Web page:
The Alternative Investment Fund Managers Directive 2011/61/EU (AIFMD) was implemented in July 2013 and prescribed new rules with respect to the authorisation, operation and transparency of managers of alternative investment funds (AIFs) which are marketed to professional investors in the EU/EEA.  It has been described as the most fundamental piece of international regulation to ever impact the funds industry and has had a profound effect on how managers of funds located in or marketing into the EU operate their business.

The fundamental changes introduced by AIFMD include those relating to the authorisation of managers of alternative investment funds (AIFMs), organizational requirements and restrictions on such AIFMs (with respect to matters including governance, capital requirements, delegation of duties, depository functions and management of liquidity, risks and conflicts). In addition AIFMD prescribes for continuing obligations, such as reporting and disclosure. It also provides for a marketing passport which can be used by AIFMs to market funds across the EU through a regulator-to-regulator prior notification procedure.  Currently only EU domiciled AIFMs marketing EU AIFs may utilise the marketing passport.  The timing of the proposed extension of the marketing passport to non-EU AIFMs and AIFs (Third Countries) continues to be unclear. 

This update looks, from a Jersey perspective, at the two methods for marketing to professional investors based in Europe under the AIFMD, which, depending on the jurisdiction of the AIFM and AIF, are:

  1. the EU Member States' national private placement regimes; and
  2. the EU marketing passport (when available).

2. National Private Placement Regimes (NPPRs)

Under AIFMD, unless both the AIF and AIFM are based within the EU, AIFMs are currently required to continue to market AIFs to professional investors in EU Member States by complying with existing NPPRs applicable to such Member States, with the addition of AIFMD disclosure and reporting requirements and certain other conditions.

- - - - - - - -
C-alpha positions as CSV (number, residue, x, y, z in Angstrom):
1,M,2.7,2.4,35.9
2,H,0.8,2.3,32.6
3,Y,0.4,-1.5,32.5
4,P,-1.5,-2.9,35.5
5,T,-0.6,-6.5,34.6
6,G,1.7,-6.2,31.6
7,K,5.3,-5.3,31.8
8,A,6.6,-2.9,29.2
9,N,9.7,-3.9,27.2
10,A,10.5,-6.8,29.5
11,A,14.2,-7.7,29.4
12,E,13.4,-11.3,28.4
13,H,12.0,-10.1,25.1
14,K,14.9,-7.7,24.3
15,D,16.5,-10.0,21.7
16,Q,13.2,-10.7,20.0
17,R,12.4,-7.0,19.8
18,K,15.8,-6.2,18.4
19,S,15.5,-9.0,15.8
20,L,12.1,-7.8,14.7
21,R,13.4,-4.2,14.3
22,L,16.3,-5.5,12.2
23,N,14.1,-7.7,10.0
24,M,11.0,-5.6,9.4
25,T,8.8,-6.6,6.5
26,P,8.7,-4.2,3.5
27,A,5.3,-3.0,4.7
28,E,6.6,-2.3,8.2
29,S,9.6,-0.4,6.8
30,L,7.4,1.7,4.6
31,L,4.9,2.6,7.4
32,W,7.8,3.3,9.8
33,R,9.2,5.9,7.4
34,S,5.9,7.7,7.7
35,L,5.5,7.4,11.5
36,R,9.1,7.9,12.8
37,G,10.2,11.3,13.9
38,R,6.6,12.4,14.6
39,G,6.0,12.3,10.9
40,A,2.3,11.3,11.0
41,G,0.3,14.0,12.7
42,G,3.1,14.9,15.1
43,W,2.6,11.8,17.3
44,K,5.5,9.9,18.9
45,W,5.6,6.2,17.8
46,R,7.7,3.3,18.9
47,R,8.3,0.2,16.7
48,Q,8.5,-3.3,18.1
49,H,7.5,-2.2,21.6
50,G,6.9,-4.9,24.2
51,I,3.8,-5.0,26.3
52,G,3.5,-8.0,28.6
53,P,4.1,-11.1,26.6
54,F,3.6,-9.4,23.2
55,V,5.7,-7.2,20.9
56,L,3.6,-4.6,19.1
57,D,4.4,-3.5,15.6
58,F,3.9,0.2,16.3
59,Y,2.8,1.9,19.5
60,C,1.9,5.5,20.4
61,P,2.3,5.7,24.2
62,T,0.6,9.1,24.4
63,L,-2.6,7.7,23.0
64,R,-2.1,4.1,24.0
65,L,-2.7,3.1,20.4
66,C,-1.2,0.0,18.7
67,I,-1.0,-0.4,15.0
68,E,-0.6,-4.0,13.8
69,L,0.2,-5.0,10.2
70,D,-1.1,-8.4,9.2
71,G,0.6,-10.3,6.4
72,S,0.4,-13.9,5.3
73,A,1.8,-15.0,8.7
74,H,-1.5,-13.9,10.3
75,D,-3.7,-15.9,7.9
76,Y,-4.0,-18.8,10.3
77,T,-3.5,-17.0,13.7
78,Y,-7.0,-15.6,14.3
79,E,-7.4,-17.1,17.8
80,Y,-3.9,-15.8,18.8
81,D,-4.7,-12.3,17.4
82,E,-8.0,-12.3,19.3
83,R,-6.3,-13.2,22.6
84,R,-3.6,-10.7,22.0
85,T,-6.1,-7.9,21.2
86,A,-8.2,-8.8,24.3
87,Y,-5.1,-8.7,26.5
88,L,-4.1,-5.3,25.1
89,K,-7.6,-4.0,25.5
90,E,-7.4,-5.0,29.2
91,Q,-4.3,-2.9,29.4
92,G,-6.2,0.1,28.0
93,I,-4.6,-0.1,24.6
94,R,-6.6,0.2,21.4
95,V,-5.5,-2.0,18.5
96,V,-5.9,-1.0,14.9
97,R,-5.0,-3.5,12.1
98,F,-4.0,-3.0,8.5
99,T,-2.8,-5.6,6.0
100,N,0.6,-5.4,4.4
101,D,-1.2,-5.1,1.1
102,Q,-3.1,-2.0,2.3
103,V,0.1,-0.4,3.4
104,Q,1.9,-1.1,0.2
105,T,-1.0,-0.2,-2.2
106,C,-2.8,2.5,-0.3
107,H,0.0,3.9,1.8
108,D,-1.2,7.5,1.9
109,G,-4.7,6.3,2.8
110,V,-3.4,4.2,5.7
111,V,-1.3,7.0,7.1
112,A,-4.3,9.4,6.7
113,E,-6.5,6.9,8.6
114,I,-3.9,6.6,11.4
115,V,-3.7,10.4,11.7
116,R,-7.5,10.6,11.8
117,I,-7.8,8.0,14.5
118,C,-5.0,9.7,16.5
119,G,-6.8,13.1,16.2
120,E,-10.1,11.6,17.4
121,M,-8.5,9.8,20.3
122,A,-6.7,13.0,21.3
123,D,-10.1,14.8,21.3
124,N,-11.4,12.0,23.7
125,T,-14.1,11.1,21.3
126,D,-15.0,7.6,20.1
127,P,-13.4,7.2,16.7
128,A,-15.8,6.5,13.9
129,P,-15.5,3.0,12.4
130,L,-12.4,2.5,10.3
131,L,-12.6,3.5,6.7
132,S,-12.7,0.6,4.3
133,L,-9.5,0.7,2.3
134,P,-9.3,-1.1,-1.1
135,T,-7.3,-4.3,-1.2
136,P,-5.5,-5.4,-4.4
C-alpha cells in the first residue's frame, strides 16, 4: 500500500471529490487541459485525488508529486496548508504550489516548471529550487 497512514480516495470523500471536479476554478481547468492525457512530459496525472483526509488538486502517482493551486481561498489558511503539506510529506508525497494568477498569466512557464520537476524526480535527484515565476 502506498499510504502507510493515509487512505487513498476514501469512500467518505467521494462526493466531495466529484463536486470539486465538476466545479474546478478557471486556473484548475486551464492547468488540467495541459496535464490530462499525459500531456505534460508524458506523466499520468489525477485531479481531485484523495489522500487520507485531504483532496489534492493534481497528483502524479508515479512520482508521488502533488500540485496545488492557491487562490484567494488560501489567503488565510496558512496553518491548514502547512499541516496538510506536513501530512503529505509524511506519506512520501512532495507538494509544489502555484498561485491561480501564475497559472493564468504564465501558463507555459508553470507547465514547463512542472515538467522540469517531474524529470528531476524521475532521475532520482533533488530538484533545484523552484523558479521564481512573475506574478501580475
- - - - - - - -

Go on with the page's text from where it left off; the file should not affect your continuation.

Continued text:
For Jersey, these conditions have been satisfied through:

  1. a co-operation agreement between the JFSC and the regulators of the Member States, coordinated by the European Securities and Markets Authority (ESMA);
  2. Jersey remaining off the Financial Action Task Force blacklist; and
  3. the AIFM complying with certain transparency, reporting and disclosure requirements as set out in the AIFMD and provided for by the JFSC's AIF Codes of Practice (AIF Codes).

Furthermore, Jersey was the first 'third country' to implement, through domestic legislation, the full scope of the AIFMD and Level 2 regulations issued by the EU Commission on an "opt-in" basis. As a result, all Jersey AIFs and Jersey AIFMs to which the AIFMD applies require prior approval, or must comply with exemption conditions, before marketing into Europe.  It is not considered that these additional requirements impose a significantly greater burden on Jersey AIFMs or AIFs than would apply by virtue of the European requirements resulting from the marketing into Europe itself.

It is expected that the private placement route will be available until at least 2018, at which time it will be reviewed by ESMA.

3. Sub-threshold AIFMs

Should an AIFM wish to market its fund into the EU, the AIFM will first need to determine whether it is a 'sub-threshold' manager, in which case lighter touch provisions from a Jersey legal perspective (and also under the AIFMD) will apply.  Managers who either manage leveraged assets valued at less than €100m or who manage unleveraged and closed-ended assets valued at less than €500m are only subject to a simple JFSC registration process under the Jersey AIF Order (if the relevant AIF is a Very Private, COBO only or Private Placement Fund) and are for these purposes "Sub-Thresold AIFMs".  In these cases lighter touch reporting and disclosure requirements apply under the AIFMD and Jersey AIF Codes (subject to the requirements of the relevant states' NPPRs).